It’s important to point out that in 2017 Mr. Barrow was ailing with excruciating back pain; a condition he had been enduring for some time. He could barely sit up without visible signs of pain on his face. It is understandable then, that in such poor state of health and having achieved a historic 3-peat, he would welcome retirement. But in September of 2018 things changed: Mr. Barrow went to Cuba for spinal surgery and the Cuban doctors did a phenomenal job. The surgery was a success!

On November 27, 2018 Mr Barrow’s Cabinet by way of a strange press release informed the Belizean people that Mr. Barrow would stay on as party leader of the UDP until after the leadership convention to be held in January of 2020. A significant walking back from his declaration at the 2017 Chamber meeting.

One must distinguish here that after the UDP’s leadership convention the winner, according to UDP’s constitution [as explained by Mr. Barrow], does not assume the post of leader of the Party, he would instead assume the post of “leader elect.” This distinction is important because the Belize Constitution is clear that the Prime Minister is to be the “leader” of the Party which commands the majority of seats in the House.

If the rumblings coming out of the UDP are true, then to secure his fourth term as Prime Minister, Mr Barrow needs two things: [1] a caretaker party leader and [2] a constitutional majority in the 2020 general elections.

There are increasing murmurs within the UDP that Mr. Barrow may have already been searching for a caretaker party leader. One who would be willing to step down and hand over power back to Mr. Barrow after a constitutional amendment. Mr. Barrow it seems does not believe that either Patrick Faber or John Saldivar would be prepared to act in such capacity. Recognizing this fact, Mr. Barrow has been testing the reaction of the Party to a leader other than the once heir apparent, Patrick Faber. Mr. Barrow started by leaving Hugo Patt as acting Prime Minister. In one instance Mr. Barrow may have done so in clear contravention of the Constitution.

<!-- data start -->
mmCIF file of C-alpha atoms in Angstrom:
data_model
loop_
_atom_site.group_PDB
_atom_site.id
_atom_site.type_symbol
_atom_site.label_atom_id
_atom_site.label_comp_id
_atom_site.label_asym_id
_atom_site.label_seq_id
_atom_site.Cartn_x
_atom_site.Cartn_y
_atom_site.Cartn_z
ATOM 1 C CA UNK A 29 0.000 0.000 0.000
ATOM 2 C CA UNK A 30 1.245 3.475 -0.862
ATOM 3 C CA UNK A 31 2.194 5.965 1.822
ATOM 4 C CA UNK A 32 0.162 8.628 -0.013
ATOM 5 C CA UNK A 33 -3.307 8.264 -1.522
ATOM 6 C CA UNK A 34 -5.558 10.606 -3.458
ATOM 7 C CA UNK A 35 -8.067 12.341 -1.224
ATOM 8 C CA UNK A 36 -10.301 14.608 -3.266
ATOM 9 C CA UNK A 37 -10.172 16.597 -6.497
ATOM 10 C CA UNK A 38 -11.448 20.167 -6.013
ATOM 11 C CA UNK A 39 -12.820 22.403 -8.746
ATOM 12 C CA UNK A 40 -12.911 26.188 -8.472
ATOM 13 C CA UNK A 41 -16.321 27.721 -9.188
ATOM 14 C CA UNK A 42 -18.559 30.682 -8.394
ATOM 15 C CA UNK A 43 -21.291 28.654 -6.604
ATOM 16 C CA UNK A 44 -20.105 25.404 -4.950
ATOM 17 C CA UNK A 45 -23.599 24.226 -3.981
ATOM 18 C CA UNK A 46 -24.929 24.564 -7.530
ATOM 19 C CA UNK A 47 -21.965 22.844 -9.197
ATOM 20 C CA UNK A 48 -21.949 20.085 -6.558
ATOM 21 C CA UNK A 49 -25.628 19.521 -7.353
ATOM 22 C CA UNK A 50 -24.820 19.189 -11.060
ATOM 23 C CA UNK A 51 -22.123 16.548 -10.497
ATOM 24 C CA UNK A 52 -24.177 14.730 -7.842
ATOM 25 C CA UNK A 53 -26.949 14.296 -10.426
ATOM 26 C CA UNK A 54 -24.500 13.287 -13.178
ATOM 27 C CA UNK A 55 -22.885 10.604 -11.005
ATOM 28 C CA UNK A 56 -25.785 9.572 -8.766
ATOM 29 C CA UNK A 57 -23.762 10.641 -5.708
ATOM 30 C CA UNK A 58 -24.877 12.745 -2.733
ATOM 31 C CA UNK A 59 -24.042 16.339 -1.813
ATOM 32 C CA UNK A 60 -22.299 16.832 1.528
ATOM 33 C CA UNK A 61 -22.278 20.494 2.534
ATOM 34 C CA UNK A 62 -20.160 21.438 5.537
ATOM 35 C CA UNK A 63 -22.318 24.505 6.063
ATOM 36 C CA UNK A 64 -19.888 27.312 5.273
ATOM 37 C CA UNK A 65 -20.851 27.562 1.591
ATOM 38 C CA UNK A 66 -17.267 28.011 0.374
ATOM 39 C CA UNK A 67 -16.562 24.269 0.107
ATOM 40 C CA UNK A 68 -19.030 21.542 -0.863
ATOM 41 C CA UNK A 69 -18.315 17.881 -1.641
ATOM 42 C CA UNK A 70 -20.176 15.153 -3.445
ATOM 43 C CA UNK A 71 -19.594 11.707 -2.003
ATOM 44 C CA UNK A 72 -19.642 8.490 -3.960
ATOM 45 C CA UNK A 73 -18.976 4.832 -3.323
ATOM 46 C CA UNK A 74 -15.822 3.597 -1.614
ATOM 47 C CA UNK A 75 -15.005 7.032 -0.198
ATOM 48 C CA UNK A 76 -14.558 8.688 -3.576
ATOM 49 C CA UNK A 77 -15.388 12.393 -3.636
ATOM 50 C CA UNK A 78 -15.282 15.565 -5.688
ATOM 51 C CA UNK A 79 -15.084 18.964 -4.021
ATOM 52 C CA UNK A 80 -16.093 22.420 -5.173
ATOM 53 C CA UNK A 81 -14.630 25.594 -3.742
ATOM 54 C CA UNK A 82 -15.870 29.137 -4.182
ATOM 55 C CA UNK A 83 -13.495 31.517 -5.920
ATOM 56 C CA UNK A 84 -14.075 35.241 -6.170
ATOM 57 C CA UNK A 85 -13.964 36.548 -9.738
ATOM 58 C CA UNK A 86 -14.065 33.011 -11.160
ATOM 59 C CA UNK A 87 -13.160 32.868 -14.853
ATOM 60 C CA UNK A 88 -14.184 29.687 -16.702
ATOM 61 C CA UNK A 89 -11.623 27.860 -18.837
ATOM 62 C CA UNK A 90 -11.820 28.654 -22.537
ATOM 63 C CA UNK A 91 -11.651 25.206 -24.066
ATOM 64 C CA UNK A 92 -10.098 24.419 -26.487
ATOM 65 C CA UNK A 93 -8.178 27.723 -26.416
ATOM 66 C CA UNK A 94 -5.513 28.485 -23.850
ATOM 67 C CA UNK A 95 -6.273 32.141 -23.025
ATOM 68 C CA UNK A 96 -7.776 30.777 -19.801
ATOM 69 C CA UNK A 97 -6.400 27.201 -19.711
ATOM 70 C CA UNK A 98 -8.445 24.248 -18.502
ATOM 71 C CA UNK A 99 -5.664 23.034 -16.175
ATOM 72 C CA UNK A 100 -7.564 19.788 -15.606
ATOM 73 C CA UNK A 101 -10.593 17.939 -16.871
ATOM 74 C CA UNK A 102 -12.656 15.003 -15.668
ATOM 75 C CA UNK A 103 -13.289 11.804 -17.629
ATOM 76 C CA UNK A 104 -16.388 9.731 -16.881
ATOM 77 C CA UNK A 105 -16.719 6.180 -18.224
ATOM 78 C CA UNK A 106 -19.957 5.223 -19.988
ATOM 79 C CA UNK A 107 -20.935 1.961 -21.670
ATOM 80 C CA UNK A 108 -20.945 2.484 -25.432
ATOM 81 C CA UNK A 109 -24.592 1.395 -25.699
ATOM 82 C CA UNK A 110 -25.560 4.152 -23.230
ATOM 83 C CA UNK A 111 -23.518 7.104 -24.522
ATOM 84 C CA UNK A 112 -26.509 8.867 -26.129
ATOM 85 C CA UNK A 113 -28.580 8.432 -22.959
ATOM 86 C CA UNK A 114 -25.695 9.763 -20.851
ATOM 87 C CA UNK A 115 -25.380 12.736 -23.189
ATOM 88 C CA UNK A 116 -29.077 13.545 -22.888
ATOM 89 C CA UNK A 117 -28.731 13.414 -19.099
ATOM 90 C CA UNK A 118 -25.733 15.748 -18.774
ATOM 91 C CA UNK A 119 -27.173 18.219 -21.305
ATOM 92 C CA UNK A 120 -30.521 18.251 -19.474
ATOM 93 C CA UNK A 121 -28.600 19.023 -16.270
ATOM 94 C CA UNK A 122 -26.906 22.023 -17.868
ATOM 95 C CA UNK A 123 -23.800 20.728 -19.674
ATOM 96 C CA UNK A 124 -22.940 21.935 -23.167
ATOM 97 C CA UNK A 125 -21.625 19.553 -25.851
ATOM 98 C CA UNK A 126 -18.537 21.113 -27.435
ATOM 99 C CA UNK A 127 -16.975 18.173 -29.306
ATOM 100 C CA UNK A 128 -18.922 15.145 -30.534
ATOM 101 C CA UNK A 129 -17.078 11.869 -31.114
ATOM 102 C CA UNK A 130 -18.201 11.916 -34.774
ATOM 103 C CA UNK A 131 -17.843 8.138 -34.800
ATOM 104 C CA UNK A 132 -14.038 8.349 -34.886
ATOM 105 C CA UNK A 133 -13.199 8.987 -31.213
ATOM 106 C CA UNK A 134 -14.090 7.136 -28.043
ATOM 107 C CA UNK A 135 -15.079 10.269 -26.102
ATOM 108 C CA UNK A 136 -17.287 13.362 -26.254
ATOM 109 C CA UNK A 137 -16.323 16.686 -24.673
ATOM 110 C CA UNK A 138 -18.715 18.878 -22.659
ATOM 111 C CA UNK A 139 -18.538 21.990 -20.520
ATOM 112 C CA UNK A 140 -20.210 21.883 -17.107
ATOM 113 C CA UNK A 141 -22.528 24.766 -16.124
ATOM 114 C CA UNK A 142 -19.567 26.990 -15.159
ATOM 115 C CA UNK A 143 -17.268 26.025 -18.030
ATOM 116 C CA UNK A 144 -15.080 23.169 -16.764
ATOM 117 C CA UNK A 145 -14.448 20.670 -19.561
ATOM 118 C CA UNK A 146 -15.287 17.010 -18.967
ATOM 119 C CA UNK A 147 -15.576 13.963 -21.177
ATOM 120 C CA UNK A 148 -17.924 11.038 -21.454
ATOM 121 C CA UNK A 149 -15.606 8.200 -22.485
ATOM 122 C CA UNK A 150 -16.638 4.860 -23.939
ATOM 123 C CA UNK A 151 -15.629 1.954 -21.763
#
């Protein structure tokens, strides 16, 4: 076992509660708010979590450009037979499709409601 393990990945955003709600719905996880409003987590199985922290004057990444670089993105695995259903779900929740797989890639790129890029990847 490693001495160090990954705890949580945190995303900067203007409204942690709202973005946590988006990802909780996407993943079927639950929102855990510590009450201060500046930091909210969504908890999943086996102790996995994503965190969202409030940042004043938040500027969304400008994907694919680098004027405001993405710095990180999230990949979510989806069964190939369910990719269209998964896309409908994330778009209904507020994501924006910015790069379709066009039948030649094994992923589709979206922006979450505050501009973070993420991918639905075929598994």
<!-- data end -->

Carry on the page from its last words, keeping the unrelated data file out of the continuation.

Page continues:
Even when the Deputy Prime Minister was out of the country Mr. Barrow never turned to John Saldivar. At first it seems that there was very little resistance to Mr. Barrow’s experiment but something happened that caused Mr. Barrow to pivot to Michael Peyrefitte.

To fulfil Mr. Barrow’s plan Peyrefitte had to get into the House of Representative and so he was made to contest the convention in Port Loyola. It is doubtful that Mr. Barrow’s dream of a fourth term died with Peyrefitte’s defeat in November of 2018. The UDP is Mr Barrow’s party and if Mr. Barrow wants a fourth term the UDP will grant him a fourth term. The question now is how?

Securing a constitutional majority might be far easier to achieve than finding a caretaker Prime Minister. Belize’s Constitution makes a king out of a Prime Minister and once Faber or Saldivar becomes Prime Minister it will be near impossible to wrest control back from them. So therein lies Mr. Barrow’s dilemma. Oh how he must regret Act 13 of 2008!